NotesFAQContact Us
Collection
Advanced
Search Tips
Peer reviewed Peer reviewed
Direct linkDirect link
ERIC Number: EJ1084394
Record Type: Journal
Publication Date: 2015
Pages: 10
Abstractor: ERIC
ISBN: N/A
ISSN: ISSN-0022-0272
EISSN: N/A
Michael Young, Knowledge and Curriculum: An International Dialogue
Deng, Zongyi
Journal of Curriculum Studies, v47 n6 p723-732 2015
This issue of the "Journal of Curriculum Studies" presents a symposium on the recent work of Michael Young. Contemporary curriculum theory has little specific to say about how knowledge is selected, organized and transformed into curriculum content for teaching and learning. Over the last two decades, Young has taken a rather different course from the Neo-Marxist tradition of critical curriculum theory of which he is one of the primary founders. Such a tradition, Young now observes, is built upon "over-simplistic" social constructivism that reduces knowledge to interest, ideology or standpoint. This special issue presents six commentary essays written by a distinguished panel of international scholars from different countries across the globe: David Baker (USA), Zongyi Deng (Singapore), Ursula Hoadley (South Africa), Ulf Lundgren (Sweden), Elizabeth McEneaney (USA) and Leesa Wheelahan (Canada). Also included is a response paper to these six essays from Michael Young (UK). In the first paper, Hoadley (2015) discusses what should be made of Young's recent work in view of South African curriculum reform of which Young has long been a consultant. The second paper (Wheelahan, 2015) extends the relevance and significance of Young's recent work to vocational education and training (VET) where the neglect of knowledge in curriculum is evident most strongly. The third paper expounds on the significance of Young's recent work with reference to contemporary curriculum theory. The fourth paper Draws on Schwab's "the structure of the disciplines" thinking and the German "Didaktik" tradition, where Deng (2015a) extends and enriches the conversation concerning Young's (2013) knowledge-based approach to curriculum. In the fifth commentary paper, Lundgren (2015) takes issue with Young's (2013) notion of a crisis in curriculum theory and his resolution to the crisis. Finally, McEneaney (2015) questions Young's perspective on the internet and his insistence on the role of formal schooling in transmitting powerful knowledge, with respect to his knowledge-based approach to curriculum.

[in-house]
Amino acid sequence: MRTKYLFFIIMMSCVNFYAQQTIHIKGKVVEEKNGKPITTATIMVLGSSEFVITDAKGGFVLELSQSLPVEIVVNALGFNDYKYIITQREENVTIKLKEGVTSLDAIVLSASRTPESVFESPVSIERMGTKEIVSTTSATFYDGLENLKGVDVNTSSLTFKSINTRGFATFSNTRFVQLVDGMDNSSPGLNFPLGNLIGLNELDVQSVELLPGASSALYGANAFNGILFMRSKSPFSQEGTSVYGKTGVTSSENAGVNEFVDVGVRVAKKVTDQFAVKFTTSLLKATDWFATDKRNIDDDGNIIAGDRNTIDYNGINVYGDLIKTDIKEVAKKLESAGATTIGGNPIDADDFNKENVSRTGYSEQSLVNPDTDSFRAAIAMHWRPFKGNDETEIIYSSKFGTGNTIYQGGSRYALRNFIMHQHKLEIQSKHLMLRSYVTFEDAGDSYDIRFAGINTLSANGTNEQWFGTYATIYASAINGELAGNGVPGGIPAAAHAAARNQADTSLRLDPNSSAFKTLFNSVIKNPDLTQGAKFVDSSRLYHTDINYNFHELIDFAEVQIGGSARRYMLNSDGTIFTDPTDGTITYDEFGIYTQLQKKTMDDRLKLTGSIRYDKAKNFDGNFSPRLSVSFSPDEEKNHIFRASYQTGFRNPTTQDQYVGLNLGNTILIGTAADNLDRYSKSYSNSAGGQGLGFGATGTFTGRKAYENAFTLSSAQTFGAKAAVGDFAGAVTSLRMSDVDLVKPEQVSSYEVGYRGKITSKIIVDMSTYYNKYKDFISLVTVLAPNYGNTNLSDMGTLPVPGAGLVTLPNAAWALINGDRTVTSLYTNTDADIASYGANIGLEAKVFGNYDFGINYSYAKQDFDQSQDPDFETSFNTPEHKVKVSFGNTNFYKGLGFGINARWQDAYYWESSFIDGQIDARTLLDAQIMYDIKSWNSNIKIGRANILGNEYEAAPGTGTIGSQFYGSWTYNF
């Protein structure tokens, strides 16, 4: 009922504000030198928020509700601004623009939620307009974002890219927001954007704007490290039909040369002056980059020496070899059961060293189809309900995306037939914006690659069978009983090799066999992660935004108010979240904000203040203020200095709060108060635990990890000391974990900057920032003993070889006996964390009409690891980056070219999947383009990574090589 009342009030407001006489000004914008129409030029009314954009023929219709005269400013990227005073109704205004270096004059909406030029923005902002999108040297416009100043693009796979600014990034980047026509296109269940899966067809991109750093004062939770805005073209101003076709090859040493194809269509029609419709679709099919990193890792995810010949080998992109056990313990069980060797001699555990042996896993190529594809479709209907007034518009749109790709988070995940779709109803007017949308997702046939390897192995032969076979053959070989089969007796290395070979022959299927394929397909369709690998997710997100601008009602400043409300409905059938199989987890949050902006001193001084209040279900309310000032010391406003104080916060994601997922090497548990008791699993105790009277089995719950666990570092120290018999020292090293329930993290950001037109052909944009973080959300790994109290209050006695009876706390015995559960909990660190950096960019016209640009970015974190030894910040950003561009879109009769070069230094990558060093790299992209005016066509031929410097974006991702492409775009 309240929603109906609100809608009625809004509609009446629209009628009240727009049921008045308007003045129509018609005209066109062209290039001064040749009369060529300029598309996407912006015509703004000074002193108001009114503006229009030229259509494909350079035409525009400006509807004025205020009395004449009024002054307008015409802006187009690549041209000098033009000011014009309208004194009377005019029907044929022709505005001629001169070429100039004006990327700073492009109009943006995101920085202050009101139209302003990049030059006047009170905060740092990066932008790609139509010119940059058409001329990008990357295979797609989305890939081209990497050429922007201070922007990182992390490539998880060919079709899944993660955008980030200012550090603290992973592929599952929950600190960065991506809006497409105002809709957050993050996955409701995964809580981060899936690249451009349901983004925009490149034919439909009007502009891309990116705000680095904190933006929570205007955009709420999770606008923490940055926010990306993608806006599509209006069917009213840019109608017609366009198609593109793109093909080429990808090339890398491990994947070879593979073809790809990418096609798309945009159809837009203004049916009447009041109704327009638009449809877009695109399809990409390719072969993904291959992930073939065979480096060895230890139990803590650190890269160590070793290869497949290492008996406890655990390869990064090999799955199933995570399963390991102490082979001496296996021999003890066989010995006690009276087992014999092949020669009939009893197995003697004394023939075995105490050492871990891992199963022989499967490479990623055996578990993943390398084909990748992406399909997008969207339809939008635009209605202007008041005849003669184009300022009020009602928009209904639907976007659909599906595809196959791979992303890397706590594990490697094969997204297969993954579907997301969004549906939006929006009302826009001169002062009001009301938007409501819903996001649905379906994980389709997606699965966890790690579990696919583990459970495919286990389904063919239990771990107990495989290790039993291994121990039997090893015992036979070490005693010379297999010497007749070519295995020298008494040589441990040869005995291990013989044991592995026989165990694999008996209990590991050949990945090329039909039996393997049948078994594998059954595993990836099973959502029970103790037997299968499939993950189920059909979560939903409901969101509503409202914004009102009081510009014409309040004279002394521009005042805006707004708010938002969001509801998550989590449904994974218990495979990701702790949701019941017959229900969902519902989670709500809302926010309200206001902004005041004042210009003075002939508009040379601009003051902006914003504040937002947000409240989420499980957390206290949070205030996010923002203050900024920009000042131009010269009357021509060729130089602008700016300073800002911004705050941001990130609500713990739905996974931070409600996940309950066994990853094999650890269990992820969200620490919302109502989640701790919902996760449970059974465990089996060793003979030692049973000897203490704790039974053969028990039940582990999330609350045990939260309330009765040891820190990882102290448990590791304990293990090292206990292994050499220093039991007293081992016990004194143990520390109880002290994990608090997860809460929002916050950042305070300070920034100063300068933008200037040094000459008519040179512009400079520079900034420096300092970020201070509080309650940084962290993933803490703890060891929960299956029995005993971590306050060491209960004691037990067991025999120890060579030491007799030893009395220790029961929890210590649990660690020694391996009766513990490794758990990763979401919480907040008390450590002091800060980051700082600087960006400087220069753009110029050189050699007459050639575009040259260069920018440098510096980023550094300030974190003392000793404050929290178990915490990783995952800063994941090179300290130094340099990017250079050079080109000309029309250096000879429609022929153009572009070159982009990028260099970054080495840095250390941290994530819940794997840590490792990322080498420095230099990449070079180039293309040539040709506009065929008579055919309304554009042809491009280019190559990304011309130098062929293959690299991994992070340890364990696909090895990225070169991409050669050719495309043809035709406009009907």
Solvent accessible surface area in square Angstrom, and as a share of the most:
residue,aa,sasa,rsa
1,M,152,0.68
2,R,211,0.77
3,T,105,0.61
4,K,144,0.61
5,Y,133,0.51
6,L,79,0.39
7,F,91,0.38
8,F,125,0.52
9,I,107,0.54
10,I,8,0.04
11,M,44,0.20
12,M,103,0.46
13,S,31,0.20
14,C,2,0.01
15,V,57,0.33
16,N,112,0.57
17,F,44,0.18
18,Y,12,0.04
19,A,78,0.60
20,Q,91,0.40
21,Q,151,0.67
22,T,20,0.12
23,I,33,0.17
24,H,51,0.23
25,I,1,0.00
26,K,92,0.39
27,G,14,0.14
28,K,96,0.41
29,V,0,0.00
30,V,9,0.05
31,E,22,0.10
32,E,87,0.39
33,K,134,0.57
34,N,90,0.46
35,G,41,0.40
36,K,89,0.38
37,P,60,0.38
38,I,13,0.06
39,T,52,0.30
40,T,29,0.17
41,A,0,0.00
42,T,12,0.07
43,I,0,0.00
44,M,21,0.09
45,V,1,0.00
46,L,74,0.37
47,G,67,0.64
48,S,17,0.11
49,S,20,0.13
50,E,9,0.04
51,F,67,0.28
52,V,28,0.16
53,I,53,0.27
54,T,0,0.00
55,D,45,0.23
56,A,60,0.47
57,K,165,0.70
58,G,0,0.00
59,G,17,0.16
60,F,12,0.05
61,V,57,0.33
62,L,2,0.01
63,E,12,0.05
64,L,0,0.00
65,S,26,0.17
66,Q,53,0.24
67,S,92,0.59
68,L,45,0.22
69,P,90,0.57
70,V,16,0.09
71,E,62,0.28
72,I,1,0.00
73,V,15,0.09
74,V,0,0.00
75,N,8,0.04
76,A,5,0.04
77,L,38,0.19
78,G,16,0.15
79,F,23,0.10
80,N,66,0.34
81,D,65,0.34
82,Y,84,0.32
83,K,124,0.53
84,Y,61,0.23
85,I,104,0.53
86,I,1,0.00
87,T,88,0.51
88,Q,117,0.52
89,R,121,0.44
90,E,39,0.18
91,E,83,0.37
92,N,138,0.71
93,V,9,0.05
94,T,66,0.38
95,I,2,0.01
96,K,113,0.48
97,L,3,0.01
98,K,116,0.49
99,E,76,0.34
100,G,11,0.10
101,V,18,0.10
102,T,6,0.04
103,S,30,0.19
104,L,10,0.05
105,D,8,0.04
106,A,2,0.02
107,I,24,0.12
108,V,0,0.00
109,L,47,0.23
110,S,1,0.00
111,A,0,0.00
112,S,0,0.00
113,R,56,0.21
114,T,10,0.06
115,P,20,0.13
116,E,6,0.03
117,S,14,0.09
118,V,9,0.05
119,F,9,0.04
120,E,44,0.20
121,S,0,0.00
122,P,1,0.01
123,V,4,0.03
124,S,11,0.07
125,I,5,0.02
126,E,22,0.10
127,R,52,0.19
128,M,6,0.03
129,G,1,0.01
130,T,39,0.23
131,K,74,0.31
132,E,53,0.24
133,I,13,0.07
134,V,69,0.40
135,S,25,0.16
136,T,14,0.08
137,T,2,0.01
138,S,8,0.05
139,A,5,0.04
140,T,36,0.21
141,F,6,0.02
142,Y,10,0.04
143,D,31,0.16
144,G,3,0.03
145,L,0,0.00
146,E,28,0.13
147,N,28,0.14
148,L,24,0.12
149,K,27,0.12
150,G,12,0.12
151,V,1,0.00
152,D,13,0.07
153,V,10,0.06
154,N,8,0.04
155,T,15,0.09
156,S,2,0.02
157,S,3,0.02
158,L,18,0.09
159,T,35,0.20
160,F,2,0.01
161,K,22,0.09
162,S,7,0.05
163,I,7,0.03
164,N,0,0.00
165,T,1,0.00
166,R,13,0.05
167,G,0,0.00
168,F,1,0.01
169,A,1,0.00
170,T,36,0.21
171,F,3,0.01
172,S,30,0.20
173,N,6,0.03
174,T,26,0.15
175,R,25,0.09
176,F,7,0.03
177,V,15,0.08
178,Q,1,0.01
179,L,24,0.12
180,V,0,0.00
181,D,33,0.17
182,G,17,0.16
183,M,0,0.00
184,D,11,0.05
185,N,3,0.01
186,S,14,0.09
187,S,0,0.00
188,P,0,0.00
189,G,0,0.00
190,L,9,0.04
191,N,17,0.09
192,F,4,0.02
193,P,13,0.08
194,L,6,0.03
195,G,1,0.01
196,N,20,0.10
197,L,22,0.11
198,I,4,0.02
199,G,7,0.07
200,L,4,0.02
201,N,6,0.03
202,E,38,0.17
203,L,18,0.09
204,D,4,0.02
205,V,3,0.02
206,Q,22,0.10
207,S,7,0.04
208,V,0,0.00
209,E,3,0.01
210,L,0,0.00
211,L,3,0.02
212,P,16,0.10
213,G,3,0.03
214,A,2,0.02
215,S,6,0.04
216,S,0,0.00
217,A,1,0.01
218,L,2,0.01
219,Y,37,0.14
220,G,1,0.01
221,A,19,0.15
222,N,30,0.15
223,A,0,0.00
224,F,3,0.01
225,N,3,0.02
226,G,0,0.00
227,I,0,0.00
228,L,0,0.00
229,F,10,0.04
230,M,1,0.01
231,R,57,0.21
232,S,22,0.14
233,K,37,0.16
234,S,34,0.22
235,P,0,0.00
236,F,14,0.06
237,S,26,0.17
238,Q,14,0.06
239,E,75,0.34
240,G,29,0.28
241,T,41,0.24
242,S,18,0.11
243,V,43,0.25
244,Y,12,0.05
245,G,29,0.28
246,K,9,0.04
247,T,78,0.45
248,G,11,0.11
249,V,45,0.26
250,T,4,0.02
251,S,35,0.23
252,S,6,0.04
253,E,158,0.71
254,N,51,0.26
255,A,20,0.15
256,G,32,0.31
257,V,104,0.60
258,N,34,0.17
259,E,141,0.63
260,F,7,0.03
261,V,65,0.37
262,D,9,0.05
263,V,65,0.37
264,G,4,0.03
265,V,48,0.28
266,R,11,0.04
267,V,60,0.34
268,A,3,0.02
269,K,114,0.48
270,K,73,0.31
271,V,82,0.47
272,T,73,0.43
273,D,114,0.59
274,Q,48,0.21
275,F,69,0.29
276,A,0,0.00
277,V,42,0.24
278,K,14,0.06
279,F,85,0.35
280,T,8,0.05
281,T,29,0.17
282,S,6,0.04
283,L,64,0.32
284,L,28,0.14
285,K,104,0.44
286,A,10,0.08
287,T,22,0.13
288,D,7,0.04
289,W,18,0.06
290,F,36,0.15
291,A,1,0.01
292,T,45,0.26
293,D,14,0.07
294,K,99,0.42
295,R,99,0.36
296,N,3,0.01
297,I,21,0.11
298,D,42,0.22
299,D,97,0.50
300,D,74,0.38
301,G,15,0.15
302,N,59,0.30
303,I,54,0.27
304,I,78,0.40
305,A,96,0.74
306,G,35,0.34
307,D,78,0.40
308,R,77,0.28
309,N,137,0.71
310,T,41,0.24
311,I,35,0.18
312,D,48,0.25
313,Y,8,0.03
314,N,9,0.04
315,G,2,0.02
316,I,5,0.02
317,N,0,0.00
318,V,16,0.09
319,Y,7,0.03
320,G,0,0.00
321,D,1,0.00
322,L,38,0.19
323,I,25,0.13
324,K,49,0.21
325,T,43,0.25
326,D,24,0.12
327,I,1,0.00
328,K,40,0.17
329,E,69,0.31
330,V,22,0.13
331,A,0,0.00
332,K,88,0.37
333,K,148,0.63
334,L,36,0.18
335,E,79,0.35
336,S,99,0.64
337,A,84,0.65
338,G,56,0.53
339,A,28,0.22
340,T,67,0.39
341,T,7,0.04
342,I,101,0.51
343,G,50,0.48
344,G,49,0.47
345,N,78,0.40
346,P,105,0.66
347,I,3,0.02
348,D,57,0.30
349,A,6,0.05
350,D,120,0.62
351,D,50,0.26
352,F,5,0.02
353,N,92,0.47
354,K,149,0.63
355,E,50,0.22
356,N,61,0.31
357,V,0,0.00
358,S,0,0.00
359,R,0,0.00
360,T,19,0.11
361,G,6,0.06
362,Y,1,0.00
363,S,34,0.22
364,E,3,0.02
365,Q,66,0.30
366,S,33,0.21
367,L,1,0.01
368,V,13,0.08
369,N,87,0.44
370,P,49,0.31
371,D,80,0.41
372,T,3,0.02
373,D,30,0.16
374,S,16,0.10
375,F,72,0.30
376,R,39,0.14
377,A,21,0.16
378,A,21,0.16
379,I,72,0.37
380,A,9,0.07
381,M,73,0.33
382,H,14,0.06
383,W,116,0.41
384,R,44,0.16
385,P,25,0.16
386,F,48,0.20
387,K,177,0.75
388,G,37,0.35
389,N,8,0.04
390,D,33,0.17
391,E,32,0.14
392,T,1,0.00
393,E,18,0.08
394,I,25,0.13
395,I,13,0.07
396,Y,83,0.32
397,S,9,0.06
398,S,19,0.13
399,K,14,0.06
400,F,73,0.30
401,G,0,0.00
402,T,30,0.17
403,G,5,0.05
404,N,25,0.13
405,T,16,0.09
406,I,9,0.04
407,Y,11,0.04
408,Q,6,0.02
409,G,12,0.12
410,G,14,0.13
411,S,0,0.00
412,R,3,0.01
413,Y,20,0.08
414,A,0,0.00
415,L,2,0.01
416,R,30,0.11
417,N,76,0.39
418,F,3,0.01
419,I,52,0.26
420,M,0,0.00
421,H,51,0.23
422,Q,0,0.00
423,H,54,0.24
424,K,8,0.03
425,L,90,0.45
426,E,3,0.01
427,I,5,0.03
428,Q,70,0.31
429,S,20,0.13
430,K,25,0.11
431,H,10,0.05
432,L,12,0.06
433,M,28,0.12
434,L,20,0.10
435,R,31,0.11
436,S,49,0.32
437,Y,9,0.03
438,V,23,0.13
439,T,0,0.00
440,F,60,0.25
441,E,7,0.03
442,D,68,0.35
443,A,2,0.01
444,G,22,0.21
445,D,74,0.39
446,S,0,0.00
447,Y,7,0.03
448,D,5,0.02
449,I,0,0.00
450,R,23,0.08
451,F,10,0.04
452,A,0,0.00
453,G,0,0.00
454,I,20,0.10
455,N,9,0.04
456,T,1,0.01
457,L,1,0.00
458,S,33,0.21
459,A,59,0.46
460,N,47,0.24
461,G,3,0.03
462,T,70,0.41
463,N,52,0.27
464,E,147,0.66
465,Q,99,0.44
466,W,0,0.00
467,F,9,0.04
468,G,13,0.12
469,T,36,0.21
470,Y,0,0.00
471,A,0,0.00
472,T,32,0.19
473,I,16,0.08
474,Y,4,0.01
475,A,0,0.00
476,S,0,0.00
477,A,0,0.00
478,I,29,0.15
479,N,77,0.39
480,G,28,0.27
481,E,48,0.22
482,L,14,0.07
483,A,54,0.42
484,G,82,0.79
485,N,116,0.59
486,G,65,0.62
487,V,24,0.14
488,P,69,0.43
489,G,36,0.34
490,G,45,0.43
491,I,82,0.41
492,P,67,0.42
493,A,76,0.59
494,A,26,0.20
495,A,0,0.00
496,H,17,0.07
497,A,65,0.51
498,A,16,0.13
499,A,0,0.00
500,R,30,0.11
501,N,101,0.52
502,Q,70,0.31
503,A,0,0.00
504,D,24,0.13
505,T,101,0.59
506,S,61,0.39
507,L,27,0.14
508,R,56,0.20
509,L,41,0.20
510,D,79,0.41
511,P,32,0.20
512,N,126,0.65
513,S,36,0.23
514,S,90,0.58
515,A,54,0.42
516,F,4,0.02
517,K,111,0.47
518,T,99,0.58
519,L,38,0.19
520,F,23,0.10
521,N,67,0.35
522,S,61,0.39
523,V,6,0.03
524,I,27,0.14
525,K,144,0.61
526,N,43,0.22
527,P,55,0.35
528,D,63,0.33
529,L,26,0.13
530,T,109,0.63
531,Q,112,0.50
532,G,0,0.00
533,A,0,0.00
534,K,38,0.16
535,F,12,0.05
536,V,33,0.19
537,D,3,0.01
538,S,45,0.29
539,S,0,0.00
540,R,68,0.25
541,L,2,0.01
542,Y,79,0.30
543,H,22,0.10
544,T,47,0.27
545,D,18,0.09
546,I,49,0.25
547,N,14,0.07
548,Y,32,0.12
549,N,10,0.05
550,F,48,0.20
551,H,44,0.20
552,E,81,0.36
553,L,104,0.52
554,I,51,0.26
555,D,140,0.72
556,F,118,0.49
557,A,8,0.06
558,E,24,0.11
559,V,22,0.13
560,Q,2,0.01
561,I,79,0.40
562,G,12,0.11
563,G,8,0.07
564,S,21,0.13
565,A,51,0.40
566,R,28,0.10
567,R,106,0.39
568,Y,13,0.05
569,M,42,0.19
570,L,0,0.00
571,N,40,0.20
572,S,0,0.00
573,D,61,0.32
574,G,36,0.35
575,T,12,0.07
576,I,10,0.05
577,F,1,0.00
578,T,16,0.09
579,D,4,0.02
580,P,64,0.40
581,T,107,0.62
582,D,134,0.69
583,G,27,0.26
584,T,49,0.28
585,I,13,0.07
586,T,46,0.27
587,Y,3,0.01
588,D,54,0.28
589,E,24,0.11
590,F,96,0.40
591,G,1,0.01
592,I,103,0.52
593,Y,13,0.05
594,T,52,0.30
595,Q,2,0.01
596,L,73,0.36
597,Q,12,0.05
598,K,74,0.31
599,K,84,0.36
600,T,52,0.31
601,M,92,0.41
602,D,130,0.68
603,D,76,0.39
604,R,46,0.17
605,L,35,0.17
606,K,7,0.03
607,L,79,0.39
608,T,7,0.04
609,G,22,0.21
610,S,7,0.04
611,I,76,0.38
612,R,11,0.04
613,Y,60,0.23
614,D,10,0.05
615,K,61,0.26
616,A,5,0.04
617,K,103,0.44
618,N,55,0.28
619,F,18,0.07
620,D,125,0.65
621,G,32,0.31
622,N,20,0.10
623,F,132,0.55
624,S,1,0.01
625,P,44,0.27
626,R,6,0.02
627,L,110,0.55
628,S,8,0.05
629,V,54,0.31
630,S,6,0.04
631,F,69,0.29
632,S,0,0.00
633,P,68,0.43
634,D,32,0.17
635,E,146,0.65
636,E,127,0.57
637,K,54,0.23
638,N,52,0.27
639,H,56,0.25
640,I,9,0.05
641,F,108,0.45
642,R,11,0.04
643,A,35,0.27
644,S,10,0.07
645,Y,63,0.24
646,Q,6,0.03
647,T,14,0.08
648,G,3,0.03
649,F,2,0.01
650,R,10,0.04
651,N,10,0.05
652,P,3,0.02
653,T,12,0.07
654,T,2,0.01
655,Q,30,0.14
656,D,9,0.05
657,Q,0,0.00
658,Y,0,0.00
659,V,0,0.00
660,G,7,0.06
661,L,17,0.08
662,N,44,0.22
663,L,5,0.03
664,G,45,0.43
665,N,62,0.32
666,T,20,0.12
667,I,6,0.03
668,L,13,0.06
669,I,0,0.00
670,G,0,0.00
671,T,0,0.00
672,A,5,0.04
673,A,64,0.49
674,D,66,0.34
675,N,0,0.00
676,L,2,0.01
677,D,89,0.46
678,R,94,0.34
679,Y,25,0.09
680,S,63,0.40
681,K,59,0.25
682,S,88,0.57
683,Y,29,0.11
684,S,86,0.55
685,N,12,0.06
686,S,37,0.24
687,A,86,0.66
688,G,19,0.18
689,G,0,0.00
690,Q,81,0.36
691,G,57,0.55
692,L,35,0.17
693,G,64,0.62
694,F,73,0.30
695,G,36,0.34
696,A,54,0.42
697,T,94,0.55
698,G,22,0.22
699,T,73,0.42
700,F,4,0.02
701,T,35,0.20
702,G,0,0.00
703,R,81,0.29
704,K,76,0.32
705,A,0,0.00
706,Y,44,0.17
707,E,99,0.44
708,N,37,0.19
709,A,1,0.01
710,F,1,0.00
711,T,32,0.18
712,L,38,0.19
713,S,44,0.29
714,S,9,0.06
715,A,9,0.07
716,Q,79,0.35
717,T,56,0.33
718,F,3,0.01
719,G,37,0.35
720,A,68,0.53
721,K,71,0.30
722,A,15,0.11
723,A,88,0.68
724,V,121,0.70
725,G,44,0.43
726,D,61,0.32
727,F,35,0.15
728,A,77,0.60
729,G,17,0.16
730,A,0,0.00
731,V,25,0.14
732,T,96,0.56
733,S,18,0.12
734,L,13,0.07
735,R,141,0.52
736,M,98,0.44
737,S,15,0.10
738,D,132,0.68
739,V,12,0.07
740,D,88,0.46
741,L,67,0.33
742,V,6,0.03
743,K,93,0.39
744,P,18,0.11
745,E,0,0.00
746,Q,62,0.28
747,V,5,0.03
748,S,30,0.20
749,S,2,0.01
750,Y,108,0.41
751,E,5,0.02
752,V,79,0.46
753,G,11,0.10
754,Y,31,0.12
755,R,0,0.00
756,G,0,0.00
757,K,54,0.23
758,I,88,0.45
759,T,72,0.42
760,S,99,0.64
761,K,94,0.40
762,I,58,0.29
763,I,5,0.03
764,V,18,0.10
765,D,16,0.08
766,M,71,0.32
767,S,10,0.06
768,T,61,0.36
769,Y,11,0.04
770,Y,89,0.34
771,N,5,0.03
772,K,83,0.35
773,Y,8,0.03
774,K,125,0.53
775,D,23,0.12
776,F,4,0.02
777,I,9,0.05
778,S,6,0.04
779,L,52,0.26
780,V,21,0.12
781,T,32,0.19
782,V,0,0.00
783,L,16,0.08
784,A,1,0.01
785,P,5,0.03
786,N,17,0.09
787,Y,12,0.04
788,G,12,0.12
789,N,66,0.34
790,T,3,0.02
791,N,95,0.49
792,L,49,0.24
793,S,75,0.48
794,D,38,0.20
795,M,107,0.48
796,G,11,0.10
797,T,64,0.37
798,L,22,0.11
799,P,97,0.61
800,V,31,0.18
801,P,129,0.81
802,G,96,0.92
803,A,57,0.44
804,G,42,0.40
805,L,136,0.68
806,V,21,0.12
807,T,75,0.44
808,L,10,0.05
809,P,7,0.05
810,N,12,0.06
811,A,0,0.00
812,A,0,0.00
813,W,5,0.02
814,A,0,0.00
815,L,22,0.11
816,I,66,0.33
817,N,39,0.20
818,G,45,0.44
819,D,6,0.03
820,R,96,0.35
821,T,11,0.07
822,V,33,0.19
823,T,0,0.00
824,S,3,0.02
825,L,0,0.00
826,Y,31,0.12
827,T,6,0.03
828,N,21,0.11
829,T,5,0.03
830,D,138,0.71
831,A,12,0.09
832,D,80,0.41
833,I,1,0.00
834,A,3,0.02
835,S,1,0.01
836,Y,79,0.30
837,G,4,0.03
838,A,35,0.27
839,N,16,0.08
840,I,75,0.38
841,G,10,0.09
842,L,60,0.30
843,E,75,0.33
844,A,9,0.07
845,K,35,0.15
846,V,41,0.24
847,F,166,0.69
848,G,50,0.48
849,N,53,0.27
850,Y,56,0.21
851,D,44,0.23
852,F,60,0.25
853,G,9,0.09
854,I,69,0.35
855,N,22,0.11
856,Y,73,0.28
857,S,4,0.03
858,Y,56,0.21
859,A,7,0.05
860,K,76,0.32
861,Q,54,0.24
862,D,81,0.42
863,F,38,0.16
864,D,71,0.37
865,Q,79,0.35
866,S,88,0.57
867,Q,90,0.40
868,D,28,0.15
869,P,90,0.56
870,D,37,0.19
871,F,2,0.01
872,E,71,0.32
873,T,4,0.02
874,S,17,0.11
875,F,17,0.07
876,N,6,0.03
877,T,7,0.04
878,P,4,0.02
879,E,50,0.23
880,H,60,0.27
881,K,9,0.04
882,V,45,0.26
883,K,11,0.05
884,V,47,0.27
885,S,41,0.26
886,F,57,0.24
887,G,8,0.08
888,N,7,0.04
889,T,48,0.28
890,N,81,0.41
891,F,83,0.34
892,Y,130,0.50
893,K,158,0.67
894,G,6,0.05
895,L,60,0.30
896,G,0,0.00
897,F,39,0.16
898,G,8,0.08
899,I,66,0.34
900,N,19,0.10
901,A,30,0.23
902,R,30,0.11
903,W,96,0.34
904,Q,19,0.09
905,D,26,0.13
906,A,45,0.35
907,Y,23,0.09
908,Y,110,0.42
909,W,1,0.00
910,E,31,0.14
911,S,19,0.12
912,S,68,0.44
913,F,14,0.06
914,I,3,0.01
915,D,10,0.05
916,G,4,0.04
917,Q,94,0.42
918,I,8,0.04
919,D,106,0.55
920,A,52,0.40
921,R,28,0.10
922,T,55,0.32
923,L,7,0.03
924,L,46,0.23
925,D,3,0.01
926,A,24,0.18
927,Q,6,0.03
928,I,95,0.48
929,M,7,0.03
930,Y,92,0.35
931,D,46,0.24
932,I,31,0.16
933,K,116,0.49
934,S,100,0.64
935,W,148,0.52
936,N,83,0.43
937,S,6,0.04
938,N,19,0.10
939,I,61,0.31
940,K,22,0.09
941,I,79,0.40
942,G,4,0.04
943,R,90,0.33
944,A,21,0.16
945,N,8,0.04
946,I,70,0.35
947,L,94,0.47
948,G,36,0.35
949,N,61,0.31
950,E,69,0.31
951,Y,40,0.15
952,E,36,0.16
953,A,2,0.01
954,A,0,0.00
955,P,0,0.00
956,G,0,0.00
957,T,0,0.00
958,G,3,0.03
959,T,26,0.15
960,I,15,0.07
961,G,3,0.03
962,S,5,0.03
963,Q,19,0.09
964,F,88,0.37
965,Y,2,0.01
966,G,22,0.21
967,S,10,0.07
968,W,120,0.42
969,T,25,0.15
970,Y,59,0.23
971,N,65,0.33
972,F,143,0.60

Routledge. Available from: Taylor & Francis, Ltd. 325 Chestnut Street Suite 800, Philadelphia, PA 19106. Tel: 800-354-1420; Fax: 215-625-2940; Web site: http://www.tandf.co.uk/journals
Publication Type: Journal Articles; Reports - Descriptive
Education Level: N/A
Audience: N/A
Language: English
Sponsor: N/A
Authoring Institution: N/A
Grant or Contract Numbers: N/A